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characterise the present generation of Frenchmen as compared with their forefathers of a century ago. The spur is gone 'That the clear spirit did raise

To scorn delight and live laborious days.'

The national character has gone down-all their better minds deplore it: those high-flown and sometimes irrational sentiments which used to reign so widely, even amid the idleness and profligacy of the old régime, seem to have given place to the pursuit of solid realities, far meaner, if far more tangible; idols are worshipped as before, and all idolatry is debasing,but its mischief is in proportion to the character of the idol, the nature of the offering, and the sordidness or splendour of the shrine; to pursue an ignis fatuus is finer and better than to grub in the dust-heap; and the desire of the moth for the star' is less abject and corrupting than the worship of the Golden Calf.

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The men of the eighteenth century knew little of that sort of passion for comfort which is the mother of servitude a relaxing passion, though it be tenacious and unalterable, which mingles and intertwines itself with many private virtues, such as domestic affections, regularity of life, respect for religion, and even with the lukewarm, though assiduous, practice of public worship, which favours propriety but proscribes heroism, and excels in making decent livers but base citizens. The men of the eighteenth century were better and they were worse.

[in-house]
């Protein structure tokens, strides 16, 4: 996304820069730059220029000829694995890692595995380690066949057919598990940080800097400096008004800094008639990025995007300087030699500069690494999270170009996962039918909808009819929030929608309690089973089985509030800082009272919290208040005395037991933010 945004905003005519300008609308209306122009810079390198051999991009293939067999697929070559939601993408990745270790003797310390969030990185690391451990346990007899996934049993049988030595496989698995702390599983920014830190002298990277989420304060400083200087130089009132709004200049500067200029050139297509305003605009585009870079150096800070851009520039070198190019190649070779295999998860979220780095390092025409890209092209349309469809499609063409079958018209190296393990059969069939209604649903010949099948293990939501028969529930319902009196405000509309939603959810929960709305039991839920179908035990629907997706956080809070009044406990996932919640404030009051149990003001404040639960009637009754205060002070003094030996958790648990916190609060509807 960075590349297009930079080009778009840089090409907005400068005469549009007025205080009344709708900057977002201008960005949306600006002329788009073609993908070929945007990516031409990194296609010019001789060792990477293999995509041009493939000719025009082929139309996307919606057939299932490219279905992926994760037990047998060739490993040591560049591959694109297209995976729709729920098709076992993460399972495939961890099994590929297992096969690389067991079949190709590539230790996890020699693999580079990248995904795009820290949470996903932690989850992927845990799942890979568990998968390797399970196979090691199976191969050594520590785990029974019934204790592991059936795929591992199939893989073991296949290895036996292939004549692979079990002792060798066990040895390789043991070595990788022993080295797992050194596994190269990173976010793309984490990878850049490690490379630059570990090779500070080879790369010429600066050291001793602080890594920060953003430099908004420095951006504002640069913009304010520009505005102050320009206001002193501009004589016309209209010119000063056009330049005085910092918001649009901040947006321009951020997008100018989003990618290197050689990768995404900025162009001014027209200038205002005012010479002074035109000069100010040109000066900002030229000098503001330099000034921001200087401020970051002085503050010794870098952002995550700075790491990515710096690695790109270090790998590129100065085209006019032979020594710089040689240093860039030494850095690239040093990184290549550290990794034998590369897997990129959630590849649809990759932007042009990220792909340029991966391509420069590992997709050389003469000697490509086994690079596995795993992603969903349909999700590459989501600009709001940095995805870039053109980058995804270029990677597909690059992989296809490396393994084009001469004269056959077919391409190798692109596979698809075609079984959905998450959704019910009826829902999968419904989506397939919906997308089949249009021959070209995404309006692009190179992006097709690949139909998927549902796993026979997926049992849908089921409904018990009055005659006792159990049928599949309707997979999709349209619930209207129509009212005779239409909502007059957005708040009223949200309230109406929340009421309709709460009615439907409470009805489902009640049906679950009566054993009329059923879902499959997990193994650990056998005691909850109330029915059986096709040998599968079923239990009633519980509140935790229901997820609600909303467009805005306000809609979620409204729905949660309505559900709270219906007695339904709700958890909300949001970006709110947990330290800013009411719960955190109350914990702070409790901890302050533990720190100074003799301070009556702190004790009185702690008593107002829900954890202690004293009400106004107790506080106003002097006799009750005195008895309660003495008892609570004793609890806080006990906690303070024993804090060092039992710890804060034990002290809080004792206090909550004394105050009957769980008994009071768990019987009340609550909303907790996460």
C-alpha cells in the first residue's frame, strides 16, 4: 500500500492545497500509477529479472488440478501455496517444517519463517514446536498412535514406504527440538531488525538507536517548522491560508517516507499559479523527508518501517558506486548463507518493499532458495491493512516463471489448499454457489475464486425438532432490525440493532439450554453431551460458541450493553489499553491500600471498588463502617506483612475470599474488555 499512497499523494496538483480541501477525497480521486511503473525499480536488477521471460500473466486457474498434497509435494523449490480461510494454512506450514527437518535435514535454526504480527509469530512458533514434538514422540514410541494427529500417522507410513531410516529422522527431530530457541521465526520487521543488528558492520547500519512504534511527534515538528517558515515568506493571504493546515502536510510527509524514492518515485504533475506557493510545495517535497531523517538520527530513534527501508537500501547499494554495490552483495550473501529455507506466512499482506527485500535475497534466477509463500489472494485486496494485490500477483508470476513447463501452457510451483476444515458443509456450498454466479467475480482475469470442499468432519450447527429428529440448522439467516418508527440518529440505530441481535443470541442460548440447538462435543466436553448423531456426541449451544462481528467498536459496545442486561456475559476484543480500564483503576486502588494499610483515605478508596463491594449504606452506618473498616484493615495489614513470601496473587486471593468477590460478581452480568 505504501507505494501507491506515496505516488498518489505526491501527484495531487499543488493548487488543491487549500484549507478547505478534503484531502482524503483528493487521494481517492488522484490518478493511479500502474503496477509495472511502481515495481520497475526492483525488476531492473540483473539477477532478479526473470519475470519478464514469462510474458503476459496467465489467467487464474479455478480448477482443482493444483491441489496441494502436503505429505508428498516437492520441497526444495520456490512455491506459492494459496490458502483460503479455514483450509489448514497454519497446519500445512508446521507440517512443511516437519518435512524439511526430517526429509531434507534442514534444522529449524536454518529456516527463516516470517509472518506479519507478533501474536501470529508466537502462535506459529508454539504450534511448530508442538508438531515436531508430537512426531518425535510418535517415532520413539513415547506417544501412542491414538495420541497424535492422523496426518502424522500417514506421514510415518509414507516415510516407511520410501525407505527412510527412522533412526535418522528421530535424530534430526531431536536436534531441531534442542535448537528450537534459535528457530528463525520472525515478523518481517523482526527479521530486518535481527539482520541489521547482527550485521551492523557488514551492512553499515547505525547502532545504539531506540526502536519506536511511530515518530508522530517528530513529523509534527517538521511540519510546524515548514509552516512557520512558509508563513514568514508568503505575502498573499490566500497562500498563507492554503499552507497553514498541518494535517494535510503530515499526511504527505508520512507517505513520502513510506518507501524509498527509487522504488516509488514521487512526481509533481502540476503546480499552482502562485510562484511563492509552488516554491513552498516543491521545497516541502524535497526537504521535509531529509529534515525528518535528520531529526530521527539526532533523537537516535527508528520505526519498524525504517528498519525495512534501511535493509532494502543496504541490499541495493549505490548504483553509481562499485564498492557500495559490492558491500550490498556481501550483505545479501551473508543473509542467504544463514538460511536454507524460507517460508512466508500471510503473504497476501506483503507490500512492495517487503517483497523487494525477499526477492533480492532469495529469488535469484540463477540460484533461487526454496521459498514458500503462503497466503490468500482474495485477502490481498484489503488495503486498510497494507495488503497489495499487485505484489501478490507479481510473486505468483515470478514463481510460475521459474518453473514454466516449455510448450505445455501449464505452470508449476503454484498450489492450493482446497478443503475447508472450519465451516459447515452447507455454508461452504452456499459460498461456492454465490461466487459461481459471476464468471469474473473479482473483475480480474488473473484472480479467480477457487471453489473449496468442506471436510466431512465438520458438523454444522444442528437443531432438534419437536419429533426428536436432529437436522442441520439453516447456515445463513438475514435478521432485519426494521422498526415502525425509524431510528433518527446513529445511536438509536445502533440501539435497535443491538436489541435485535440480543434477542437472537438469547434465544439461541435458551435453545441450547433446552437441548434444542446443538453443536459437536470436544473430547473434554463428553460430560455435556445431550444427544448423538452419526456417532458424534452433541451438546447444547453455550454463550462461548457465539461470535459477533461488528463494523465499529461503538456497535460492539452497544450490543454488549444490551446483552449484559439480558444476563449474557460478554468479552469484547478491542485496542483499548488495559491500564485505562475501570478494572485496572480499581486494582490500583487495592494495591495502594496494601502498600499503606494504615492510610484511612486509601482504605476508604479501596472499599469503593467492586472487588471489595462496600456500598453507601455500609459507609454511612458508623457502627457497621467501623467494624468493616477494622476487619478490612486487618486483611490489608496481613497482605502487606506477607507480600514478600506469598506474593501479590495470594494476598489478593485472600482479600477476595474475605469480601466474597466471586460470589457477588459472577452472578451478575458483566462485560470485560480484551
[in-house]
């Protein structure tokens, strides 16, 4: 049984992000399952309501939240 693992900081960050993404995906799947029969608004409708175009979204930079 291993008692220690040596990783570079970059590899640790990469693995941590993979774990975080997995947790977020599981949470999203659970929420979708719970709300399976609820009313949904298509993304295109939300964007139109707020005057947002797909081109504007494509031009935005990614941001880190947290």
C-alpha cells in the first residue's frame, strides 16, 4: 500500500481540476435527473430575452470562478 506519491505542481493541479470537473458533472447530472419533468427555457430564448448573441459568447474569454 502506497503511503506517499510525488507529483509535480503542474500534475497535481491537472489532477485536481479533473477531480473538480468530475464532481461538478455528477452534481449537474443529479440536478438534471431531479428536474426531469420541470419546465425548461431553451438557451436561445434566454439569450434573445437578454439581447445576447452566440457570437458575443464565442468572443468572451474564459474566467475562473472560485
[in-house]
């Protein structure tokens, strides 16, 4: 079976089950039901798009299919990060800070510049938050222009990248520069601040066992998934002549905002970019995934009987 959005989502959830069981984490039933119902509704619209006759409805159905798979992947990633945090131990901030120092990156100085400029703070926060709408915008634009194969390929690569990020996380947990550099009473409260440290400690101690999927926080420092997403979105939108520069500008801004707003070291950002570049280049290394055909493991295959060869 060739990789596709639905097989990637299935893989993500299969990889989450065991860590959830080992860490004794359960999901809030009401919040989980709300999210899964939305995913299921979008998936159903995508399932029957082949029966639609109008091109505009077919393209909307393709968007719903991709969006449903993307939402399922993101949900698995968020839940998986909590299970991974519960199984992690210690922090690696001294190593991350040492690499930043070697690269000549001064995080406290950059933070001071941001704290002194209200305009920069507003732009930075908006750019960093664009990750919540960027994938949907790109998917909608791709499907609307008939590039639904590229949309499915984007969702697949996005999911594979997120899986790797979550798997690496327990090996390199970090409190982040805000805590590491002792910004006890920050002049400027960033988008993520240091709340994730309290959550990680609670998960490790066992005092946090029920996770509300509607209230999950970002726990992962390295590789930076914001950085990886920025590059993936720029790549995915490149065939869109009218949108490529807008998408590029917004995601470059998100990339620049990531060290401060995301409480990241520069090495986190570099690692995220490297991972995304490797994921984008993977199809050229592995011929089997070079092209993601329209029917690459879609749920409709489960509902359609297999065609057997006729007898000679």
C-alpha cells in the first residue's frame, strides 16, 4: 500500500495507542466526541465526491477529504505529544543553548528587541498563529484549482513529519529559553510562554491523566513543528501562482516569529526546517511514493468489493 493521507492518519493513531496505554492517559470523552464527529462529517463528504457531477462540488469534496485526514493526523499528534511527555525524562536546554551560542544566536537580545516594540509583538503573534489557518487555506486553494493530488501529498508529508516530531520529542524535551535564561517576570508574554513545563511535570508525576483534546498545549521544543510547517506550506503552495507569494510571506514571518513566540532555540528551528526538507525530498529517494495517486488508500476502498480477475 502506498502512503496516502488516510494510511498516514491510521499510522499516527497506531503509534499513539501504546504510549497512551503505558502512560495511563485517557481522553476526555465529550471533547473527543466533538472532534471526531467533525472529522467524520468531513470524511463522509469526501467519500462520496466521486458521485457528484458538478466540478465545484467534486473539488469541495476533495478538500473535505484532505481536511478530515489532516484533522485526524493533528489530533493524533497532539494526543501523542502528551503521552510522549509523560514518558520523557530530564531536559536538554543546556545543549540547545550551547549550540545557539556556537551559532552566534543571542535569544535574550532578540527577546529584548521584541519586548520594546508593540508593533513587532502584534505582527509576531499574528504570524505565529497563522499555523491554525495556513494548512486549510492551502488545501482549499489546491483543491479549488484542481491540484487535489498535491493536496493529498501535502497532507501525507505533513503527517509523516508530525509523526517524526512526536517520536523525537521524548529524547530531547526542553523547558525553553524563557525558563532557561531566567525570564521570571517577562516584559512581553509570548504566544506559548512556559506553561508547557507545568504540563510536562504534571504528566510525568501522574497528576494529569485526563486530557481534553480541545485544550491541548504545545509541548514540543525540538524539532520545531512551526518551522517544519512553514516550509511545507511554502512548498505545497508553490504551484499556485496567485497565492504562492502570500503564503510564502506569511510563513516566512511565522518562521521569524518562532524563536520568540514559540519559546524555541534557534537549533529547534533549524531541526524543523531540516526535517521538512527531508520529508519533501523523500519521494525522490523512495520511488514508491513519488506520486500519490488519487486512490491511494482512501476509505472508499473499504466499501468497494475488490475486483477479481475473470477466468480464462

The French of that age were addicted to joy and passionately fond of amusement; they were perhaps more lax in their habits, and more vehement in their passions and opinions than those of the present day, but they were strangers to the temperate and decorous sensualism that we see about us. In the upper classes men thought more of adorning life than of rendering it comfortable; they sought to be illustrious rather than to be rich. Even in the middle ranks the pursuit of comfort never absorbed every faculty of the mind; that pursuit was often abandoned for higher and more refined enjoyments; every man placed some object beyond the love of money before his eyes. "I know my countrymen," said a contemporary writer, in language which, though eccentric, is spirited: "apt to melt "and dissipate the metals, they are not prone to pay them habitual "reverence, and they will not be slow to turn again to their former "idols, to valour, to glory, and, I will add, to magnanimity." (P. 217.)

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M. de Tocqueville has written his book, as he assures us, and as is obvious in every line, without prejudice, but not without 'passion;' the actual condition of the country permitting 'no Frenchman to speak of his country and think of his time ' unmoved.' Some of the most remarkable passages in the

introduction are those where he traces the peculiar and paramount perils which surround every nation that has discarded or been deprived of its aristocracy, and shows how Despotism builds upon and nourishes social equality as its handiest tool, its strongest buttress, its surest precursor, its most natural ally. When the hierarchy of rank is gone, and classes and permanent combinations and divisions of citizens have ceased to exist among a people, the community is dissolved into a collection of units without coherence, and therefore without strength, and public virtue has no place when a narrow and selfish individualism everywhere prevails. This fatal tendency to isolation and dissociation, Despotism instinctively fosters as well as consciously delights in, by withdrawing from the people all common aims, all need of one another, all necessity for mutual understanding, all opportunity of united action. It does the business of the commonwealth: nothing is left for citizens to do except to look after their private interests. Despotism, if harsh and leaden, destroys citizenship and patriotism, by crushing them if bland and wise, by superseding them, by taking the breath out of their nostrils, the bread out of their mouths, the work out of their hands.